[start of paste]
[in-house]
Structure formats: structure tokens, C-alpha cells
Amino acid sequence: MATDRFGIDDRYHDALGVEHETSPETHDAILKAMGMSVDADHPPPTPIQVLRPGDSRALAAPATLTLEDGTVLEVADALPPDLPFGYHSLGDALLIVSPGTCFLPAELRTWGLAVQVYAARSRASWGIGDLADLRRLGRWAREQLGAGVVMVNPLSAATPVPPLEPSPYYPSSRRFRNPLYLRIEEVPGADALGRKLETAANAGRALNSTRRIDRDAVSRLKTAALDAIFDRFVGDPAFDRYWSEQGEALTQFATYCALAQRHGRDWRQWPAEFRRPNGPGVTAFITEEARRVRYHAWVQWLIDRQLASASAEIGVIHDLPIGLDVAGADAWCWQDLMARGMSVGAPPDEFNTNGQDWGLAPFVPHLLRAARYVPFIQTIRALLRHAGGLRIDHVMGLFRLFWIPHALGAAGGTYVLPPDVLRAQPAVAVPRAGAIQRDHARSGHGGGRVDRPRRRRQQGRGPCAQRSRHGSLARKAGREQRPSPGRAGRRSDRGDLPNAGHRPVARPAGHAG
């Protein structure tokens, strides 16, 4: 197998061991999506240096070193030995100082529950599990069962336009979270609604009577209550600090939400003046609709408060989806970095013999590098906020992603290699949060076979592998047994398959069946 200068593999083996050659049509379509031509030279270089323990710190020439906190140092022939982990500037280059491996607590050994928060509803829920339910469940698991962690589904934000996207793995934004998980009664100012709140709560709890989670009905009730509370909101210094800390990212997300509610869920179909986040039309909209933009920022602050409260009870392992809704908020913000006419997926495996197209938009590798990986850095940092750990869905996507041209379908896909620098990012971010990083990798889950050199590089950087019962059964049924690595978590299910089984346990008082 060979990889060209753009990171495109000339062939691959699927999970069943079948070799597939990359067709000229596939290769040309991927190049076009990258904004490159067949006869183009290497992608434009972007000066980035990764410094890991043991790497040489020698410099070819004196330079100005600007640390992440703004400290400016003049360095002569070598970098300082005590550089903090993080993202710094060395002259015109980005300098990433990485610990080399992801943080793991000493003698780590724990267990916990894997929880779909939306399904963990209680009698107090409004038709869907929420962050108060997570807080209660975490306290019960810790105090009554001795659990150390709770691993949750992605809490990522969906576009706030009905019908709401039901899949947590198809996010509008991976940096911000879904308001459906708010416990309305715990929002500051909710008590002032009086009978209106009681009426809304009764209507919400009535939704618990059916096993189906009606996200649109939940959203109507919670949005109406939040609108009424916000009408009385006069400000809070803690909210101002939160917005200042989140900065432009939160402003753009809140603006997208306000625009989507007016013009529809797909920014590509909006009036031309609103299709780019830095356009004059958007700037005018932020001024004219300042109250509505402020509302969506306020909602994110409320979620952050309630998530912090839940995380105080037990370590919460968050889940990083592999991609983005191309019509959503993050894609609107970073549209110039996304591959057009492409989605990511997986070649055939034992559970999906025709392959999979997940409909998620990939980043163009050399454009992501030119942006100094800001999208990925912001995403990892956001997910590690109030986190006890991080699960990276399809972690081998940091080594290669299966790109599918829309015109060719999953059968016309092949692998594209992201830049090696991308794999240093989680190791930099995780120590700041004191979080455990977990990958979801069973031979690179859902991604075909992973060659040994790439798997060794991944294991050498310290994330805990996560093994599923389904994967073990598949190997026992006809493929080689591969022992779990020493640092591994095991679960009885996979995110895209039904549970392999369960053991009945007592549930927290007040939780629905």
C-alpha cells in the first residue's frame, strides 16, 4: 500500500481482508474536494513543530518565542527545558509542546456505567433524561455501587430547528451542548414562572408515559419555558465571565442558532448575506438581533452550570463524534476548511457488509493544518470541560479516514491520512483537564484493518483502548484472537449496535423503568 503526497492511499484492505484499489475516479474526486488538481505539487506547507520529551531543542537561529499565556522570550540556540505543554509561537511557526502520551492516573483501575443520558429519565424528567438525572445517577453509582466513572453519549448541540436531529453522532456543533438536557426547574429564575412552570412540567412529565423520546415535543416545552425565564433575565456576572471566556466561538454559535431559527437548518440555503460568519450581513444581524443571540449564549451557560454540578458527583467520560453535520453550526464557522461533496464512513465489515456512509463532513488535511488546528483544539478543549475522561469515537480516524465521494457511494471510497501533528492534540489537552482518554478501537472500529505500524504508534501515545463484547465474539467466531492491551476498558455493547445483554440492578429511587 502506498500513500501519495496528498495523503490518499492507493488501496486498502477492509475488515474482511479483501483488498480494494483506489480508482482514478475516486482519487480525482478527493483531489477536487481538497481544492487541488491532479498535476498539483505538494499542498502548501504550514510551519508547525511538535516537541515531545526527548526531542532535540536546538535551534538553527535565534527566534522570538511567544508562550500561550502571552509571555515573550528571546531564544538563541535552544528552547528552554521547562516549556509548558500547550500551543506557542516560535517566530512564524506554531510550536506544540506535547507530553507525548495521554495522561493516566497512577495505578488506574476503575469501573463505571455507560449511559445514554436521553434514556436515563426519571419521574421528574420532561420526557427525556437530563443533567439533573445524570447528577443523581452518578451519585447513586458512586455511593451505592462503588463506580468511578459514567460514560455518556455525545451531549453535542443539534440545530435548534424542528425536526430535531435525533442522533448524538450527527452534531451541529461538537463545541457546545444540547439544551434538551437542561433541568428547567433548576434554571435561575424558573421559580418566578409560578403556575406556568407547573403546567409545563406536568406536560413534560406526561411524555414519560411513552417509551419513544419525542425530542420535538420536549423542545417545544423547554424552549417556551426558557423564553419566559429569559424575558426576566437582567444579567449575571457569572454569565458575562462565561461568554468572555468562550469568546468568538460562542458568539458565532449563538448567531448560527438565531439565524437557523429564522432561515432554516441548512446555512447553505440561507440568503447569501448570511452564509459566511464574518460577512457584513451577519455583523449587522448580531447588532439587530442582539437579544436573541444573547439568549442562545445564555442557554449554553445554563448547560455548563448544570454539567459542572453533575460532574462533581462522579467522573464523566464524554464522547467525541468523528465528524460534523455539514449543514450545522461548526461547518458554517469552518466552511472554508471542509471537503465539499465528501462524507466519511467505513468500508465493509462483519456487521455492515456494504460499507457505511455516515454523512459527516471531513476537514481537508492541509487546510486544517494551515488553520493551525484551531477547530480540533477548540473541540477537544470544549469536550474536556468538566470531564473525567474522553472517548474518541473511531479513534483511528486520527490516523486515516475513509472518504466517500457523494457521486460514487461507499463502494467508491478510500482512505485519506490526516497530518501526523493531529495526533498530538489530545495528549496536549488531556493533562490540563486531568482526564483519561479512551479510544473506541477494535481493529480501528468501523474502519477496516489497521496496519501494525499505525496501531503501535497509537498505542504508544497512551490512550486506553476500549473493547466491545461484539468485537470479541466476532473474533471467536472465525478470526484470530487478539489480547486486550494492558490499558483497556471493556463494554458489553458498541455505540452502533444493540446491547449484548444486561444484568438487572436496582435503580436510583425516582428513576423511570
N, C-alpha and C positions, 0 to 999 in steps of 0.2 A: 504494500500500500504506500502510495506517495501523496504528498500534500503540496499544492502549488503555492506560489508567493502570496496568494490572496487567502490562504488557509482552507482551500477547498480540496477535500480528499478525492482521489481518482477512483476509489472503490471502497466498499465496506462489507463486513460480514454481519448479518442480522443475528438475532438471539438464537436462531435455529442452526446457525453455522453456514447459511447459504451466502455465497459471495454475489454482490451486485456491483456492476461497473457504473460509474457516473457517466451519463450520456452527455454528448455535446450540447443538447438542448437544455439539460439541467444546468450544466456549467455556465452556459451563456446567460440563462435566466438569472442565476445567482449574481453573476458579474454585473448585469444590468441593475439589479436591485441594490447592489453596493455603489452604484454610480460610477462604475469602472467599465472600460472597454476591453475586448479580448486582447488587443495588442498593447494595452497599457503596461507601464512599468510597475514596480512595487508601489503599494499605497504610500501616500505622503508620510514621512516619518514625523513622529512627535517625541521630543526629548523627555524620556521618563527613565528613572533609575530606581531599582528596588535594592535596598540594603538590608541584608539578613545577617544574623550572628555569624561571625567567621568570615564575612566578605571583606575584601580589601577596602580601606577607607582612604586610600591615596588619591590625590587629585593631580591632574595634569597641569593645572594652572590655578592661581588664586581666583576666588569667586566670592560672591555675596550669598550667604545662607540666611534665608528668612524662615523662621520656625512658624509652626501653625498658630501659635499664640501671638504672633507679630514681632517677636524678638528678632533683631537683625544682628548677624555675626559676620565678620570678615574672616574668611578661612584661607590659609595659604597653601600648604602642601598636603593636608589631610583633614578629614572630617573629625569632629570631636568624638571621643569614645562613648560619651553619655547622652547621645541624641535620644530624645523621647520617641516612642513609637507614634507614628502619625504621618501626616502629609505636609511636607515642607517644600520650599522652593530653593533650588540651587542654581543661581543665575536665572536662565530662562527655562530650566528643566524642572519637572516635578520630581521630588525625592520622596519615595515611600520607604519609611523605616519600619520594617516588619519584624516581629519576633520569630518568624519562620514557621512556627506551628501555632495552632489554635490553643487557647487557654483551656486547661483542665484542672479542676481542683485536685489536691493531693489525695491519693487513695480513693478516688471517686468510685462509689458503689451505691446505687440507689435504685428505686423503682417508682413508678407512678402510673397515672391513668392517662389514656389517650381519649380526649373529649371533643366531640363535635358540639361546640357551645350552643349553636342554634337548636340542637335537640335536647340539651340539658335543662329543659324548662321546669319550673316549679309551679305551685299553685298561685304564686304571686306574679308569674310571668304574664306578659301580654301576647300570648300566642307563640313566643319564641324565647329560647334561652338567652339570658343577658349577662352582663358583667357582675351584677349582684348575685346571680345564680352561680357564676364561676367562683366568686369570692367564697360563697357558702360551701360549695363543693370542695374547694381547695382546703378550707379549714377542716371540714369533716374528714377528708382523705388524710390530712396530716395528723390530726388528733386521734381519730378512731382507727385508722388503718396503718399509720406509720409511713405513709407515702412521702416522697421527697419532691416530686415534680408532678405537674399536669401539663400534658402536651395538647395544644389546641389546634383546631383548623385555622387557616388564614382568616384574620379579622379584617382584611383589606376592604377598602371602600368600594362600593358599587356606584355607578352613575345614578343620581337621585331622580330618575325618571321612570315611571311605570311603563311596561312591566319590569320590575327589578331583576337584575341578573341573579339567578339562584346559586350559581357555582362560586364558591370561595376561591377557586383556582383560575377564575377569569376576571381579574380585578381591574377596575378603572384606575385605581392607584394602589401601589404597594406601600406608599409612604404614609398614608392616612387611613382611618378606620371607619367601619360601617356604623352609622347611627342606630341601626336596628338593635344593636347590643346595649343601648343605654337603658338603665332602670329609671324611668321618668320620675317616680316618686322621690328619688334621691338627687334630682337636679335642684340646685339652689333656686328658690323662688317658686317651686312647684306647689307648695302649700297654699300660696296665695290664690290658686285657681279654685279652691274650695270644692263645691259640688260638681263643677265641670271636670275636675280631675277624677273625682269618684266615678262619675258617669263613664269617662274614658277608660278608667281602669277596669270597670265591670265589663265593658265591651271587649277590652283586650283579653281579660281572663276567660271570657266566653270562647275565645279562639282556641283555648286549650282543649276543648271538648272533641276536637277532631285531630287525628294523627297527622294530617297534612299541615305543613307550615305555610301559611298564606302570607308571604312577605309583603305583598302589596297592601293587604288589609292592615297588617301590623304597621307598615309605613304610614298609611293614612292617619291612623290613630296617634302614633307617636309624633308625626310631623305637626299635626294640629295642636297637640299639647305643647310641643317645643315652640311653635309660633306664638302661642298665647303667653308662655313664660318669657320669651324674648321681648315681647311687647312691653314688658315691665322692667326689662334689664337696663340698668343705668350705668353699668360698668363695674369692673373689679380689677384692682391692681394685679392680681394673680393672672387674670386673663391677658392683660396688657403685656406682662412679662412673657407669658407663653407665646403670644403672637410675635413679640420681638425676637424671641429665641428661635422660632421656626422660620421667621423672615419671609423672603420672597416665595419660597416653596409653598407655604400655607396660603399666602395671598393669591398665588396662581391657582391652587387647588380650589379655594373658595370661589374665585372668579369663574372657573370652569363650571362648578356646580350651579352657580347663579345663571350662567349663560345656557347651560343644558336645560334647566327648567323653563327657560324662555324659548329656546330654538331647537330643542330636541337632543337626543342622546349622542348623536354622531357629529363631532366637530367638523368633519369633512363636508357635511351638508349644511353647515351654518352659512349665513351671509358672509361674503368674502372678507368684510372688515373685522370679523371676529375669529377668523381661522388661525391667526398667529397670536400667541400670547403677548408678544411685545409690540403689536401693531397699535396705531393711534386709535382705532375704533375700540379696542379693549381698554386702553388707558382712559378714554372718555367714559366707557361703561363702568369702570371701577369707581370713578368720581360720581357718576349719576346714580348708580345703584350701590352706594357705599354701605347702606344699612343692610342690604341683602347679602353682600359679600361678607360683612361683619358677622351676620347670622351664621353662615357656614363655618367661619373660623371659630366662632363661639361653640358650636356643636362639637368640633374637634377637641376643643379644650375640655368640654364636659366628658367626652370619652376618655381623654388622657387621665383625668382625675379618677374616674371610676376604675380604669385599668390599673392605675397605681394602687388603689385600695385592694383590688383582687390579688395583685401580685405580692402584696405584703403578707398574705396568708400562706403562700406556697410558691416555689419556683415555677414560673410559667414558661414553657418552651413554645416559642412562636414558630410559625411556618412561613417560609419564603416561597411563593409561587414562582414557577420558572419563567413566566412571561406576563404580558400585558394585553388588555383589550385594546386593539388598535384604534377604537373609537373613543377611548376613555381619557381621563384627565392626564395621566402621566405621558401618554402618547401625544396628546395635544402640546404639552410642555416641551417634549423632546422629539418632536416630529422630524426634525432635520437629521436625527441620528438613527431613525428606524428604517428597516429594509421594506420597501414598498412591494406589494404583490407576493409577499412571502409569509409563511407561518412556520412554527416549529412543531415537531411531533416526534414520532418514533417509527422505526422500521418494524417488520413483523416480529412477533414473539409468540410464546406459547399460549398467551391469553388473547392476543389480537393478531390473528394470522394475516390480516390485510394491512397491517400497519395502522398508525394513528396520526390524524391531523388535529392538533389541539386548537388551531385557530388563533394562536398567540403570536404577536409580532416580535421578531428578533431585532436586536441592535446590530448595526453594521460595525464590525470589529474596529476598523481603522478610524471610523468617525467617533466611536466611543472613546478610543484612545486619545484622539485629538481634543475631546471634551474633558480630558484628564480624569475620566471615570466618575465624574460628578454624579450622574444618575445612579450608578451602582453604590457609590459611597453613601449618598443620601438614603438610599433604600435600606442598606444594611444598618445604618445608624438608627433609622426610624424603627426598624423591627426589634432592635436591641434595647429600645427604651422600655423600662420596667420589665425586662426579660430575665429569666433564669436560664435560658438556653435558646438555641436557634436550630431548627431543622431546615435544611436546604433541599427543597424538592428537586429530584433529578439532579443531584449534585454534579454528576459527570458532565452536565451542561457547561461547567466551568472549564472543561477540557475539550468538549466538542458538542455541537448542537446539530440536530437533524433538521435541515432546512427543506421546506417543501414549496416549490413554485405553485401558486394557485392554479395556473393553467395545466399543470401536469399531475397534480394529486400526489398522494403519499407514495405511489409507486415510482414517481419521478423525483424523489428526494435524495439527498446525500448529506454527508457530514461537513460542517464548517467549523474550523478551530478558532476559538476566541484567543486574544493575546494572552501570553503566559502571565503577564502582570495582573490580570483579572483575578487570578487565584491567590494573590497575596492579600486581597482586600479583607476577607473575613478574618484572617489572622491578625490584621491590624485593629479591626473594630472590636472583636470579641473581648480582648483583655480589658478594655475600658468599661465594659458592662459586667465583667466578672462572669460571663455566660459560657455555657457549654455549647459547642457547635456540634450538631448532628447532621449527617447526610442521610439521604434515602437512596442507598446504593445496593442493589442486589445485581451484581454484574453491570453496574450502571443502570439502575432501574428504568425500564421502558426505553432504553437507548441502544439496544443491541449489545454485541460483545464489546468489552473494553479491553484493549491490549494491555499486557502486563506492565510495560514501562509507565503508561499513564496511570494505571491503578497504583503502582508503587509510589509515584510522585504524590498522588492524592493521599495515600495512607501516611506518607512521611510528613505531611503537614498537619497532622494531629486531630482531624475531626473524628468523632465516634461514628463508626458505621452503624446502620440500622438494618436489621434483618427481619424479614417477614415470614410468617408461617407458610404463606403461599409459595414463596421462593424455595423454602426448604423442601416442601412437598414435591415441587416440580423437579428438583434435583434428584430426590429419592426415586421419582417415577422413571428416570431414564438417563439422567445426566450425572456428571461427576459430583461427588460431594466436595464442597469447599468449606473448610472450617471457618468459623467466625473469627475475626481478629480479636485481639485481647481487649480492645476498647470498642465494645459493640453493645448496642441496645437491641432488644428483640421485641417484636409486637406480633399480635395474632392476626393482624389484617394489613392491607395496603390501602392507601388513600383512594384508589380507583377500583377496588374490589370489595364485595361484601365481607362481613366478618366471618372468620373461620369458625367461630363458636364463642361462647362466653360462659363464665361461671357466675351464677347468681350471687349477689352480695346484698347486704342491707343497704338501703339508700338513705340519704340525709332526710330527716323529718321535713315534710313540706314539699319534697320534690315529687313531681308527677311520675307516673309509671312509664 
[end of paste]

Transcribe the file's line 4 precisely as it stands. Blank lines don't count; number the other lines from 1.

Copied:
């Protein structure tokens, strides 16, 4: 197998061991999506240096070193030995100082529950599990069962336009979270609604009577209550600090939400003046609709408060989806970095013999590098906020992603290699949060076979592998047994398959069946 200068593999083996050659049509379509031509030279270089323990710190020439906190140092022939982990500037280059491996607590050994928060509803829920339910469940698991962690589904934000996207793995934004998980009664100012709140709560709890989670009905009730509370909101210094800390990212997300509610869920179909986040039309909209933009920022602050409260009870392992809704908020913000006419997926495996197209938009590798990986850095940092750990869905996507041209379908896909620098990012971010990083990798889950050199590089950087019962059964049924690595978590299910089984346990008082 060979990889060209753009990171495109000339062939691959699927999970069943079948070799597939990359067709000229596939290769040309991927190049076009990258904004490159067949006869183009290497992608434009972007000066980035990764410094890991043991790497040489020698410099070819004196330079100005600007640390992440703004400290400016003049360095002569070598970098300082005590550089903090993080993202710094060395002259015109980005300098990433990485610990080399992801943080793991000493003698780590724990267990916990894997929880779909939306399904963990209680009698107090409004038709869907929420962050108060997570807080209660975490306290019960810790105090009554001795659990150390709770691993949750992605809490990522969906576009706030009905019908709401039901899949947590198809996010509008991976940096911000879904308001459906708010416990309305715990929002500051909710008590002032009086009978209106009681009426809304009764209507919400009535939704618990059916096993189906009606996200649109939940959203109507919670949005109406939040609108009424916000009408009385006069400000809070803690909210101002939160917005200042989140900065432009939160402003753009809140603006997208306000625009989507007016013009529809797909920014590509909006009036031309609103299709780019830095356009004059958007700037005018932020001024004219300042109250509505402020509302969506306020909602994110409320979620952050309630998530912090839940995380105080037990370590919460968050889940990083592999991609983005191309019509959503993050894609609107970073549209110039996304591959057009492409989605990511997986070649055939034992559970999906025709392959999979997940409909998620990939980043163009050399454009992501030119942006100094800001999208990925912001995403990892956001997910590690109030986190006890991080699960990276399809972690081998940091080594290669299966790109599918829309015109060719999953059968016309092949692998594209992201830049090696991308794999240093989680190791930099995780120590700041004191979080455990977990990958979801069973031979690179859902991604075909992973060659040994790439798997060794991944294991050498310290994330805990996560093994599923389904994967073990598949190997026992006809493929080689591969022992779990020493640092591994095991679960009885996979995110895209039904549970392999369960053991009945007592549930927290007040939780629905």